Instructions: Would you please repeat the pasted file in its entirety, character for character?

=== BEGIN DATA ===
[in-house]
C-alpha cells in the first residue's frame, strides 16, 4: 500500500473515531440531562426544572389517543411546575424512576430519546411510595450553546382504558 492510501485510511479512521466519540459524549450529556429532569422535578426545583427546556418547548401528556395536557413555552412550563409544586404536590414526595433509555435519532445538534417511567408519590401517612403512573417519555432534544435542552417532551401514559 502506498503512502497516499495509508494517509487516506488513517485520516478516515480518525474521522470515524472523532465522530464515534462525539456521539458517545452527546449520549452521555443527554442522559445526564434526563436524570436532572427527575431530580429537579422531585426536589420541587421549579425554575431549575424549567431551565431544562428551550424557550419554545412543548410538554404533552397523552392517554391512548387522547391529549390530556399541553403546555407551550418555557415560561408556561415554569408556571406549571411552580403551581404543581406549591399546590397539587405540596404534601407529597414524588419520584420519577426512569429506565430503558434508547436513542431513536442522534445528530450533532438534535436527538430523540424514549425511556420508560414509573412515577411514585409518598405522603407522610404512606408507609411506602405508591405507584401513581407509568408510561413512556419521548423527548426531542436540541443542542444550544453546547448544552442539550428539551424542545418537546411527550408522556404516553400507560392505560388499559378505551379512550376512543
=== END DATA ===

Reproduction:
[in-house]
C-alpha cells in the first residue's frame, strides 16, 4: 500500500473515531440531562426544572389517543411546575424512576430519546411510595450553546382504558 492510501485510511479512521466519540459524549450529556429532569422535578426545583427546556418547548401528556395536557413555552412550563409544586404536590414526595433509555435519532445538534417511567408519590401517612403512573417519555432534544435542552417532551401514559 502506498503512502497516499495509508494517509487516506488513517485520516478516515480518525474521522470515524472523532465522530464515534462525539456521539458517545452527546449520549452521555443527554442522559445526564434526563436524570436532572427527575431530580429537579422531585426536589420541587421549579425554575431549575424549567431551565431544562428551550424557550419554545412543548410538554404533552397523552392517554391512548387522547391529549390530556399541553403546555407551550418555557415560561408556561415554569408556571406549571411552580403551581404543581406549591399546590397539587405540596404534601407529597414524588419520584420519577426512569429506565430503558434508547436513542431513536442522534445528530450533532438534535436527538430523540424514549425511556420508560414509573412515577411514585409518598405522603407522610404512606408507609411506602405508591405507584401513581407509568408510561413512556419521548423527548426531542436540541443542542444550544453546547448544552442539550428539551424542545418537546411527550408522556404516553400507560392505560388499559378505551379512550376512543